Improved long-term outcomes of liver transplantation in patients with HIV

Reuters Health Information: Improved long-term outcomes of liver transplantation in patients with HIV

Improved long-term outcomes of liver transplantation in patients with HIV

Last Updated: 2015-07-31

By Megan Brooks

NEW YORK (Reuters Health) - Long-term outcomes of liver transplantation have improved markedly over time in patients moninfected with HIV, but not patients coinfected with HIV and hepatitis C virus (HCV), according to a recent study.

Outcomes of liver transplantation "remain concerning" in the population of patients coinfected with HIV and HCV, lead author of the study, Dr. Jayme Locke from the Division of Transplantation at the University of Alabama at Birmingham and colleagues reported online July 14 in the journal Transplantation.

"Monoinfected HIV+ patients with well controlled disease have excellent outcomes after liver transplantation, and those outcomes are similar to uninfected liver transplant recipients," Dr. Locke wrote in an email to Reuters Health. "These results provide additional support for the continued practice of liver transplantation in select HIV-infected end-stage liver disease patients."

Dr. Locke also noted that the number of centers offering liver transplantation for HIV-infected end-stage liver disease patients has increased over the last decade. "Currently, 25% of centers performing liver transplantation in the US offer this life saving therapy to select HIV-infected end-stage liver disease patients," he said.

Using data from the Scientific Registry of Transplant Recipients for the years 2002 to 2011, Dr. Locke and his colleagues compared graft and survival outcomes for 180 HIV-positive liver transplant patients to more than 34,000 HIV-negative matched controls.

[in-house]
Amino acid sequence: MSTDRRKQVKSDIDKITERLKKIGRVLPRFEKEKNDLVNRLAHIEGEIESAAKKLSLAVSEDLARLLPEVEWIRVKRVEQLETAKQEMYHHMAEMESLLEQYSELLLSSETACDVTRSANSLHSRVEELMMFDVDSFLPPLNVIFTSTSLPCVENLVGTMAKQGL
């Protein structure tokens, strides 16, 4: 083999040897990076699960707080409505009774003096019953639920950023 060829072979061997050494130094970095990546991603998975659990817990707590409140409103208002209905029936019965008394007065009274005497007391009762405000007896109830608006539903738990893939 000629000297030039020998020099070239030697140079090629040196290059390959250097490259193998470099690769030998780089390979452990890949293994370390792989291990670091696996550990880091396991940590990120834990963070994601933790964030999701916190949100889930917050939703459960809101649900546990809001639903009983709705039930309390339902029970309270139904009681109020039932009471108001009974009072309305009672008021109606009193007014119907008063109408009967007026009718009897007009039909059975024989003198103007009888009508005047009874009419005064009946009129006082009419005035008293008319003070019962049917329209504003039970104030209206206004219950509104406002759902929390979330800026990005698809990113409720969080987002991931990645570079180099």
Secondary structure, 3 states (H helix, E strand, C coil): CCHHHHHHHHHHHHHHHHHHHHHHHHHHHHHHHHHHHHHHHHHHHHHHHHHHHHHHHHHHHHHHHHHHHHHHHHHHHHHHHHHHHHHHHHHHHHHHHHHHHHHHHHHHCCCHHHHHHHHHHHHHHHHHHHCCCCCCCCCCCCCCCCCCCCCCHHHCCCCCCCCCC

Overall, compared to HIV-negative patients, HIV-infected liver transplant recipients had a 1.68-fold increased risk for death (p<0.001) and a 1.70-fold increased risk for graft loss (p<0.001), independent of HCV infection status.

However, in the modern transplant era, after the introduction of integrase-strand transfer inhibitors in 2008, the risk for death and graft loss were similar between HIV monoinfected and HIV-negative liver transplant recipients (adjusted hazard ratio 1.11; p=0.79 and aHR 0.89; p=0.77, respectively).

However, independent of transplant era, HIV-HCV coinfected liver transplant recipients continued to have worse outcomes, namely a greater than twofold increased risk for death (aHR, 2.24; p<0.001) and graft loss (aHR 2.07; p=0.001), compared to recipients with only HCV.

"Studies using national registry data are critical to our understanding of long-term outcomes among HIV+ liver transplant patients and improved access to life saving transplantation for this vulnerable population," Dr. Locke told Reuters Health.

In an interview with Reuters Health, Dr. David Goldberg, Medical Director for Living Donor Liver Transplantation, Hospital of the University of Pennsylvania in Philadelphia, who wasn't involved in the study, noted that this study confirms the findings of other studies in showing that "outcomes of HIV monoinfected patients are really not that different from patients without HIV, and it's really in the coinfected patients that outcomes are not as good."

The question, Dr. Goldberg said, is "how to take these findings and look forward because the field of transplant and hepatitis C and especially hepatitis C and HIV coinfection is rapidly changing."

The study was supported in part by the National Institutes of Health.

SOURCE: http://bit.ly/1SPNn2Y

Transplantation, 2015.

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